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Re: Weird problem with LIBADD

From: Robert Boehne
Subject: Re: Weird problem with LIBADD
Date: Fri, 06 Oct 2006 15:52:39 -0500
User-agent: Mozilla Thunderbird 1.0.8-1.1.fc4 (X11/20060501)

   Ralf Wildenhues wrote:

* Sylvestre Ledru wrote on Fri, Oct 06, 2006 at 04:24:14PM CEST:

Show how you create this library:
(i.e., the command line used to create it).  It looks like it depends on (which would be a circular dependency).

Pff, Ok, you are right. It was my fault. There are many cyclics deps in
the library of the software that I am building and it can be quite
I guess it is not very easy for you to detect this kind of things but if
you could, it would be great (the error message is not explicit).

Sounds like a good idea to try this at least.  I added this to Libtool
TODO list: [1]


   The best thing to do with circular dependencies is to untangle them
   so they aren't circular anymore.  There are major problems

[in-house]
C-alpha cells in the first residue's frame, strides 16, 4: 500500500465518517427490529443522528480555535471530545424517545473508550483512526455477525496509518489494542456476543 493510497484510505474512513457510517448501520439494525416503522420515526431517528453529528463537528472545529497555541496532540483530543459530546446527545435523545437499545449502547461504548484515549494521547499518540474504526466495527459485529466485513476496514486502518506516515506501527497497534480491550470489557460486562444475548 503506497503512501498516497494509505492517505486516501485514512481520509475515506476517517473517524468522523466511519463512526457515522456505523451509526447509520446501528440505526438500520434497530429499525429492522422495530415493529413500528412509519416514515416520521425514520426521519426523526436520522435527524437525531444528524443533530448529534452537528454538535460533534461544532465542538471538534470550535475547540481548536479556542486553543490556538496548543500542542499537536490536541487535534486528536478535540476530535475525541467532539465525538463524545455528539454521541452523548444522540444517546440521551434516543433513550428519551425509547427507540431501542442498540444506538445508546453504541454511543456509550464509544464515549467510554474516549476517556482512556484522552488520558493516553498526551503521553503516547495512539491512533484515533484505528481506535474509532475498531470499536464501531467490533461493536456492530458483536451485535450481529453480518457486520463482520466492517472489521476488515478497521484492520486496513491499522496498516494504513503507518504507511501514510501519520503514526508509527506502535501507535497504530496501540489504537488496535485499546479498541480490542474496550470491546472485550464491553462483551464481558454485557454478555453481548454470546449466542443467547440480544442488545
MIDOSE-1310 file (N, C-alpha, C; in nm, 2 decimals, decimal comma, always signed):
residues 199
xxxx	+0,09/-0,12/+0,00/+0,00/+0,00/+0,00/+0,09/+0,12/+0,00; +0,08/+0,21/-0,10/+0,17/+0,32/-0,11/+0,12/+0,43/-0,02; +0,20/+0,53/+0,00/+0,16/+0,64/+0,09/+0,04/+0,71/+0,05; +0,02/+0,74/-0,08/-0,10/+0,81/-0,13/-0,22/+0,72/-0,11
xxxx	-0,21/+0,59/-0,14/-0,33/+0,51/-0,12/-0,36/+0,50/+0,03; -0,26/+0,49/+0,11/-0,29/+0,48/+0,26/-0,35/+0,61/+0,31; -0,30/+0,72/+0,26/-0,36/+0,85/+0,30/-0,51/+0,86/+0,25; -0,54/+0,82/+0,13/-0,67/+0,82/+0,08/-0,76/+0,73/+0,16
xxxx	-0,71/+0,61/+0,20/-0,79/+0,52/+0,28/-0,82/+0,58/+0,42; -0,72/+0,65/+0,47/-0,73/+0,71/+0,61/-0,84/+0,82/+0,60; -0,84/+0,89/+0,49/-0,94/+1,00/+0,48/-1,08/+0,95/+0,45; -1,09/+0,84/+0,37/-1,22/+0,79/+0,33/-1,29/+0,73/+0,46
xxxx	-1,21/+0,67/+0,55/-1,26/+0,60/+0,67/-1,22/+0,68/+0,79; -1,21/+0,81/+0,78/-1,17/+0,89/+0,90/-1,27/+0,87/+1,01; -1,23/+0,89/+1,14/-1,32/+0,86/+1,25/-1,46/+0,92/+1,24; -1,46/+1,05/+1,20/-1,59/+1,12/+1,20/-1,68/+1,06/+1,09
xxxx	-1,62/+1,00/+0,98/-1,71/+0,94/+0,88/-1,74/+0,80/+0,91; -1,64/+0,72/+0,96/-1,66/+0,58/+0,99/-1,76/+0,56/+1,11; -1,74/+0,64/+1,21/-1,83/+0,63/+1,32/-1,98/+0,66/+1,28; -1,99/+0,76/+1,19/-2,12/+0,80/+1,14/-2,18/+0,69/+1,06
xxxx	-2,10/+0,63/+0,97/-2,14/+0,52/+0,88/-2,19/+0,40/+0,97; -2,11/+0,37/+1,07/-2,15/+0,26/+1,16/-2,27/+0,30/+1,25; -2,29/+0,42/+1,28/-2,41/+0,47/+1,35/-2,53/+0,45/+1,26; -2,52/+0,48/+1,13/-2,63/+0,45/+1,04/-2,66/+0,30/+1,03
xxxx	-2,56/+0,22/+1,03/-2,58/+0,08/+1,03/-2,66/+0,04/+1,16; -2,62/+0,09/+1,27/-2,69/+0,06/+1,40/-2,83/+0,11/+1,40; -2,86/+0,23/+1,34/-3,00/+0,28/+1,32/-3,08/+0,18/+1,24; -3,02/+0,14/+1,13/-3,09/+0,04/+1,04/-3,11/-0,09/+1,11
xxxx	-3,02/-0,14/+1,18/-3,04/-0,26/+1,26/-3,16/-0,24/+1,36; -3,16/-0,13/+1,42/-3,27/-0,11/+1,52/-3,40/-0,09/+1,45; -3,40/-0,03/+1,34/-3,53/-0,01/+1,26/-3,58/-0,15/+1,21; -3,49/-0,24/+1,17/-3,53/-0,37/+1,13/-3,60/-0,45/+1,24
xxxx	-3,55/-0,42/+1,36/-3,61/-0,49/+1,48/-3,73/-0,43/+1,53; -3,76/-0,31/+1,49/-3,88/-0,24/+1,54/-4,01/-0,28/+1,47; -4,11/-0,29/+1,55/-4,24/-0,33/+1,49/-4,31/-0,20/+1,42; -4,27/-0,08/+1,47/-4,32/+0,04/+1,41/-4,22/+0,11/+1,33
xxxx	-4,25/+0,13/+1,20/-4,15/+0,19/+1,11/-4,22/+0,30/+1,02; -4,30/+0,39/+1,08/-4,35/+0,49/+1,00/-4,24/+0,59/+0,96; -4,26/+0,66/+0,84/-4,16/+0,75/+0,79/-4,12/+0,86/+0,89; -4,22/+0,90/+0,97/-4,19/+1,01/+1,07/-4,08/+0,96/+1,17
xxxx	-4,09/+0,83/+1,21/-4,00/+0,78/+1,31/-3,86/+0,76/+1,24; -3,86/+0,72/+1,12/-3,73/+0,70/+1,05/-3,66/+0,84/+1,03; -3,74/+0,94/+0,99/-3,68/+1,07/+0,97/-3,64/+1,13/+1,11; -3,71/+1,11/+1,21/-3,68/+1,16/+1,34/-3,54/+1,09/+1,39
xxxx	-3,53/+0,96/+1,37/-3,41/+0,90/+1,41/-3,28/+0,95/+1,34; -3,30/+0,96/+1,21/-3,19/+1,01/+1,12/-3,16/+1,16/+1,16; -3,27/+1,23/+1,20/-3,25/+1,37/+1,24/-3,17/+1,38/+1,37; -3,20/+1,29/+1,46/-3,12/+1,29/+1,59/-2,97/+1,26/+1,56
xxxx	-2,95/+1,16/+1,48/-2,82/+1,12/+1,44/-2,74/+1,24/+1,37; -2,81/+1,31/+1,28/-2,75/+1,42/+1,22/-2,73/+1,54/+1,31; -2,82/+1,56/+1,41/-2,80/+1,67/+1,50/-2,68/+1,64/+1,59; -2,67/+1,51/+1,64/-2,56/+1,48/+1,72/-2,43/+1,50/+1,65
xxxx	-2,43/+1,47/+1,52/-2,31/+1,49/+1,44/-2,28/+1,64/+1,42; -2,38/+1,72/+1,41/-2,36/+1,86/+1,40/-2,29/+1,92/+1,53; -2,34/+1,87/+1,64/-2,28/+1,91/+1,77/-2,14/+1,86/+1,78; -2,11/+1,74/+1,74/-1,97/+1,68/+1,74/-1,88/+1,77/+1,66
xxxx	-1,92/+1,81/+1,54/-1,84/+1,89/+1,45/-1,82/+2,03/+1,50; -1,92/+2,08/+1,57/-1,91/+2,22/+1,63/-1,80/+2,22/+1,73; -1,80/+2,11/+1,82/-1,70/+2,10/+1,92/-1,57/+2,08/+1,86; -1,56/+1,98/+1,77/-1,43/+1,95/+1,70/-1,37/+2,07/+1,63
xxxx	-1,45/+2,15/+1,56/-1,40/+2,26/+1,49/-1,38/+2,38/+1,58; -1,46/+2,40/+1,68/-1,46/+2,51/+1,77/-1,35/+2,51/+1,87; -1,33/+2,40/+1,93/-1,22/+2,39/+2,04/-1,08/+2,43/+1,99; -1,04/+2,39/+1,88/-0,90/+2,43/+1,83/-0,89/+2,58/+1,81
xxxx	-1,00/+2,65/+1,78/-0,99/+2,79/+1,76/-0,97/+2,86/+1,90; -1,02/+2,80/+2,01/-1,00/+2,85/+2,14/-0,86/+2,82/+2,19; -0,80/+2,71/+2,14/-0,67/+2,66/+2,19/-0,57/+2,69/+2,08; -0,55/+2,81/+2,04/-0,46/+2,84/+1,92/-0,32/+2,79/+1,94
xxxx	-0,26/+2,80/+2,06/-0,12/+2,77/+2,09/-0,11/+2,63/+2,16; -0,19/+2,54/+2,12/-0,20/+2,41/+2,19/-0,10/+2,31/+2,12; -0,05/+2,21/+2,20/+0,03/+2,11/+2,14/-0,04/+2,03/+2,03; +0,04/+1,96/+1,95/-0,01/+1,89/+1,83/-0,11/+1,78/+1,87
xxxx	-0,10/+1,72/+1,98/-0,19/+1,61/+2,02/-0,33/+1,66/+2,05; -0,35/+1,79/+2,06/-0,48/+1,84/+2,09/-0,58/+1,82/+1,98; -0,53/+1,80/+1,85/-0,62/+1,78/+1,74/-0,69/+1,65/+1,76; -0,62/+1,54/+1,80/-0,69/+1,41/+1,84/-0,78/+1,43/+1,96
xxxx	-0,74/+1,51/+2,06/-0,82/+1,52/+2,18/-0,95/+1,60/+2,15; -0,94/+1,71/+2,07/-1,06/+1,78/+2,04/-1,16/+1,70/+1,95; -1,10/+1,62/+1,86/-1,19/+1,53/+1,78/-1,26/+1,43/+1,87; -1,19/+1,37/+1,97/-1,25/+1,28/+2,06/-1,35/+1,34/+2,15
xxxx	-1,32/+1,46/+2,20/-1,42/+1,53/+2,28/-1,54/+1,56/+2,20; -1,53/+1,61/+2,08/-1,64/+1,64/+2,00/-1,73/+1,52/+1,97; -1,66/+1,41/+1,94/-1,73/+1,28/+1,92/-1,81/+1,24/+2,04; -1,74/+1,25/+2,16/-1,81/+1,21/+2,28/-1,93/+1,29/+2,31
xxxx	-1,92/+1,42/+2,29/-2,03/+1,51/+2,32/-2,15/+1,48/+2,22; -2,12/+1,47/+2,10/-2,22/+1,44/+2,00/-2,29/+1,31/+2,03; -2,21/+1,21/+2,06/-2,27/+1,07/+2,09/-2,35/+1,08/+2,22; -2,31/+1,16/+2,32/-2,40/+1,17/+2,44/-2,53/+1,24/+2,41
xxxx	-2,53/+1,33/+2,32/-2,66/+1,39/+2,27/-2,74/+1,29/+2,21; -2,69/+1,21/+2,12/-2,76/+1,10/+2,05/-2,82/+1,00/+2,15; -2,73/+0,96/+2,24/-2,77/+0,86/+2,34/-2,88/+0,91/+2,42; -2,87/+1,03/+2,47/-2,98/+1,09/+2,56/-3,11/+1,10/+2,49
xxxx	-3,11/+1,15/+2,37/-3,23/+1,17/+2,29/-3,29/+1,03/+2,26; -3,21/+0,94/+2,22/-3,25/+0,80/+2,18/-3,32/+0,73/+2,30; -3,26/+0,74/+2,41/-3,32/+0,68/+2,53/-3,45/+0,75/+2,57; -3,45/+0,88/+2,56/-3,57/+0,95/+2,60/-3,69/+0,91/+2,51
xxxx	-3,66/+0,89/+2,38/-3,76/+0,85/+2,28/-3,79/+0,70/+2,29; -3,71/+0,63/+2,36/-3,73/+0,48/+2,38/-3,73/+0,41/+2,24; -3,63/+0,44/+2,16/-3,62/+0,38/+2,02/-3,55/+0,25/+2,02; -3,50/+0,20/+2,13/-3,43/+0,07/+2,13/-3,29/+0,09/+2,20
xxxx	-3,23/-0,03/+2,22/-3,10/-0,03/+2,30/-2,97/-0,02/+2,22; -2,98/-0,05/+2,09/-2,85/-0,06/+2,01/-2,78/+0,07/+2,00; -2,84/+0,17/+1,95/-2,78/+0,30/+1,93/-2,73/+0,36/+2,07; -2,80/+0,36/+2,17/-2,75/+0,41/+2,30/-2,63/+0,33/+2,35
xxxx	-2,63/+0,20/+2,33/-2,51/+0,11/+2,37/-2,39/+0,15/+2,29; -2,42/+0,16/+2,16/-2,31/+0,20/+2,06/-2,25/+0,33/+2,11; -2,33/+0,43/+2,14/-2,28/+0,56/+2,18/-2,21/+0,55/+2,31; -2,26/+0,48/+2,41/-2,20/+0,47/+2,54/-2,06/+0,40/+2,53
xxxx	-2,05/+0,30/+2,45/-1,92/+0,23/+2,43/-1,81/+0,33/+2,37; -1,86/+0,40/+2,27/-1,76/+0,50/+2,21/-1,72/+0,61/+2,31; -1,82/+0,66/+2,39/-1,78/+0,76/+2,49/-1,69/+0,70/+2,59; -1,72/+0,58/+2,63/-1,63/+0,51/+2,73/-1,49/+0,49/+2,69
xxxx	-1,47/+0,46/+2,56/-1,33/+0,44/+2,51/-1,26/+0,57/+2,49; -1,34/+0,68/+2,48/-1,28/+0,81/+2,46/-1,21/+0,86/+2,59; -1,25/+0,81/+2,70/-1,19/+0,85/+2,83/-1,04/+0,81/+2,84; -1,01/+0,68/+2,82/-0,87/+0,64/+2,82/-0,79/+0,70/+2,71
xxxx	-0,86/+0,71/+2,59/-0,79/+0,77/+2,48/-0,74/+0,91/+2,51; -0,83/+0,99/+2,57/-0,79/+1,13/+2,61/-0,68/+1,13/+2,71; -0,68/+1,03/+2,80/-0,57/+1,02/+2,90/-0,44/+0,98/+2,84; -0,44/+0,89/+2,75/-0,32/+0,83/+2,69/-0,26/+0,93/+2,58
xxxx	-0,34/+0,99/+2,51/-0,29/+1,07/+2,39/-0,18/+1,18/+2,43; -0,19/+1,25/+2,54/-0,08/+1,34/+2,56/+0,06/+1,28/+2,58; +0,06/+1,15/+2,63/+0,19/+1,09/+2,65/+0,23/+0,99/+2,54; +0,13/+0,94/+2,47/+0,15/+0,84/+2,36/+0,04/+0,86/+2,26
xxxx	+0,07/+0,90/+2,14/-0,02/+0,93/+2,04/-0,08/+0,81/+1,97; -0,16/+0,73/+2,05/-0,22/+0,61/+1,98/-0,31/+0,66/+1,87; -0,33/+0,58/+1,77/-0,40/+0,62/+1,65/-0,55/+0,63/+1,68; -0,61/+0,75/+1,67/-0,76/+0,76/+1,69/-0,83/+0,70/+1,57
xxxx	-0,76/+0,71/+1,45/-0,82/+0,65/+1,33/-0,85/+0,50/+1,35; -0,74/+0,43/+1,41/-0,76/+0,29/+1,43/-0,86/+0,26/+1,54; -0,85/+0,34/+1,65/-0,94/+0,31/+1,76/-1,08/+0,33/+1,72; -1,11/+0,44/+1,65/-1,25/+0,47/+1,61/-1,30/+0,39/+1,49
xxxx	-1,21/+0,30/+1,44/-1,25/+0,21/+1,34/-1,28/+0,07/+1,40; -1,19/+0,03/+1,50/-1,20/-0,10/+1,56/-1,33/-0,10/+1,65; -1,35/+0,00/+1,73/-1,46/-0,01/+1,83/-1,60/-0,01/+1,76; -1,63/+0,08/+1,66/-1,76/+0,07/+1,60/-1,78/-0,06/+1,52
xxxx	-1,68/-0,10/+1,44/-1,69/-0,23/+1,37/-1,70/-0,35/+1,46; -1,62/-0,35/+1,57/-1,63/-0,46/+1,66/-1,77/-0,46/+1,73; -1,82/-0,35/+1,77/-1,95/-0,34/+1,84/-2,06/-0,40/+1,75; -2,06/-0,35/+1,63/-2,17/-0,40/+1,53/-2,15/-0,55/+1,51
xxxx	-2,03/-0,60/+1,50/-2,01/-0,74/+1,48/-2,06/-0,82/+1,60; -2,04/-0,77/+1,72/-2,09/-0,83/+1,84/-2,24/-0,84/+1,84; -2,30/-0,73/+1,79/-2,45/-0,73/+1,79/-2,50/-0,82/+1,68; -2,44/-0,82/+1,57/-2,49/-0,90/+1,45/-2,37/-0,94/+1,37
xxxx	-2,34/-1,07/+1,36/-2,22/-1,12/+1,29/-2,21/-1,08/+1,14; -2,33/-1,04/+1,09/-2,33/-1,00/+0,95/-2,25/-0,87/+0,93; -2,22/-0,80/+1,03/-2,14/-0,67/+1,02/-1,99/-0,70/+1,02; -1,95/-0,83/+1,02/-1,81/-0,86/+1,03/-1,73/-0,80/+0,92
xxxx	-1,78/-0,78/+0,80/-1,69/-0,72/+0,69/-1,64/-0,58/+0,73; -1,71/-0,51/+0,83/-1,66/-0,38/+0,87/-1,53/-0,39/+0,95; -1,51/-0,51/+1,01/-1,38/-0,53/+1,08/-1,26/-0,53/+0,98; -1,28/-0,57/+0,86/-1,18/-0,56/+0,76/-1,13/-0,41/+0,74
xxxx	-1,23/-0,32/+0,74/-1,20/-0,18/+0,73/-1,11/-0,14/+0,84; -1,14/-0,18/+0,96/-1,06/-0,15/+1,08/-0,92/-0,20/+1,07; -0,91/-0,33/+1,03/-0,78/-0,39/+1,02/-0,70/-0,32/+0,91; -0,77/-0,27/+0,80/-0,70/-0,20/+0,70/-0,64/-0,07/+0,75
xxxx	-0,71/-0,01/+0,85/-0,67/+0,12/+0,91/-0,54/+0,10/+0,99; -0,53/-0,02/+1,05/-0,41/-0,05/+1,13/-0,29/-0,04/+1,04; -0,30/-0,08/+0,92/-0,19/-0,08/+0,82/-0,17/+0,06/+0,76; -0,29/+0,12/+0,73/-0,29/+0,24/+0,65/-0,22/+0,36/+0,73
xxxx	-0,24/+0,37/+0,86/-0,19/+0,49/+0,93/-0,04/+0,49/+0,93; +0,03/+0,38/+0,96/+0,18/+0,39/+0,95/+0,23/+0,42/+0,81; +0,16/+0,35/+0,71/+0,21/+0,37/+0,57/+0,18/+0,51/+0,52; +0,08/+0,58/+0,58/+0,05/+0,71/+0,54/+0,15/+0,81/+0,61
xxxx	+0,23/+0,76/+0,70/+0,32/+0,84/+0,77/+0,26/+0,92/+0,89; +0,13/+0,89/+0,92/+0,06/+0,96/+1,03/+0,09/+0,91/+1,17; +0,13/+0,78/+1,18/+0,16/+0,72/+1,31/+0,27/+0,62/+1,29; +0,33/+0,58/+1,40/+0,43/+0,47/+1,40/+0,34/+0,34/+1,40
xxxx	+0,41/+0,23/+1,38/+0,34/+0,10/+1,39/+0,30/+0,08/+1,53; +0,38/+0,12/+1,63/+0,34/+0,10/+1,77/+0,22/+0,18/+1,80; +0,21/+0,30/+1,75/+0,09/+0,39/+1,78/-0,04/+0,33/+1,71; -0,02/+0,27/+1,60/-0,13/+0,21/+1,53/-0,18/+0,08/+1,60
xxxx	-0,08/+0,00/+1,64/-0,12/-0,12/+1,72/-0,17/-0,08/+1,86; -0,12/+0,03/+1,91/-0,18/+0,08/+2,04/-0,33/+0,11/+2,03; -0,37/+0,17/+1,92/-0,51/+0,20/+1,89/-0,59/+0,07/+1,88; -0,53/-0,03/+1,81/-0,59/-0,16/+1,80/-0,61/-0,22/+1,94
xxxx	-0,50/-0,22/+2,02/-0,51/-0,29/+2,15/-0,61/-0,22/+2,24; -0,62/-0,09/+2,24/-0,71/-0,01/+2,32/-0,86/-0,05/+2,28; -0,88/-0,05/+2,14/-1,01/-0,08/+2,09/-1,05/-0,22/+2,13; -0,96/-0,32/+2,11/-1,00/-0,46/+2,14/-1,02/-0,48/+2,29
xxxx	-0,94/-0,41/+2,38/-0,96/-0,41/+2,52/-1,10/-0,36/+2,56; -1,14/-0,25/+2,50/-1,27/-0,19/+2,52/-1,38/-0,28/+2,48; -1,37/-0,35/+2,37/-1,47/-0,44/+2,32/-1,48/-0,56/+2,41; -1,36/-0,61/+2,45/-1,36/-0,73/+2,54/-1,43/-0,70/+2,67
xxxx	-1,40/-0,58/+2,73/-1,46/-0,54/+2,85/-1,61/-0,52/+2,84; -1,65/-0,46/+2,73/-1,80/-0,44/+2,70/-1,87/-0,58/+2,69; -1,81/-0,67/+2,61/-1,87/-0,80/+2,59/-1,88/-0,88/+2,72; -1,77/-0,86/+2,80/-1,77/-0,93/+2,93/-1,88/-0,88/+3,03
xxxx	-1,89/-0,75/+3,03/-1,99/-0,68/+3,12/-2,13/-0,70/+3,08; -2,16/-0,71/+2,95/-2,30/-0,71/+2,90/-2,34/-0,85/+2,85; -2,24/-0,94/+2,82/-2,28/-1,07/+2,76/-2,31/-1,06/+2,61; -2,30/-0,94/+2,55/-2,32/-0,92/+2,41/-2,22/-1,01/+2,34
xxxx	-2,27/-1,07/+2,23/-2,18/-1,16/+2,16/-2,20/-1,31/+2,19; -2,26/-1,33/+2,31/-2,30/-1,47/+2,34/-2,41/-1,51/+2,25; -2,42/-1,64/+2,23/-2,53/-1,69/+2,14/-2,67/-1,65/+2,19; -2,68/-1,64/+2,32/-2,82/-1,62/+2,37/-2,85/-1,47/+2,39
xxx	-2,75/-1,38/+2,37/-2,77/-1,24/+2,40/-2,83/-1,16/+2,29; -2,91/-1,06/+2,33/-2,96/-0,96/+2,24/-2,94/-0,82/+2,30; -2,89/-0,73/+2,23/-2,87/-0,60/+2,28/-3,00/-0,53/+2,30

with trying to maintain a set of libraries that have circular dependencies.
   Portability is one issue, another is the fact that you'll get problems
   like the one in your original post.
          I would think that most software engineers
   (as opposed to physicists - *wink*) would liken supporting
   circular lbrary dependencies to designing an automobile that still
   ran even when lage amounts of tar were put in the gas tank.
   It can be done (with great expense), but wouldn't it be better
   to not put the tar in the gas tank in the first place?
   The best way to fix this is to organize your software
   to have separate libraries that have a particular purpose,
   with a "pyramid" structure.  More low level libraries at the
   bottom, and fewer, higher-level libraries at the top.
   If you can't get the time to do it right, you can cheat by
   putting all the libraries in a circular dependency loop
   into a single library.   Another potential method of cheating
   is to wait until runtime to load them (i.e. use dlopen).
   Robert Boehne



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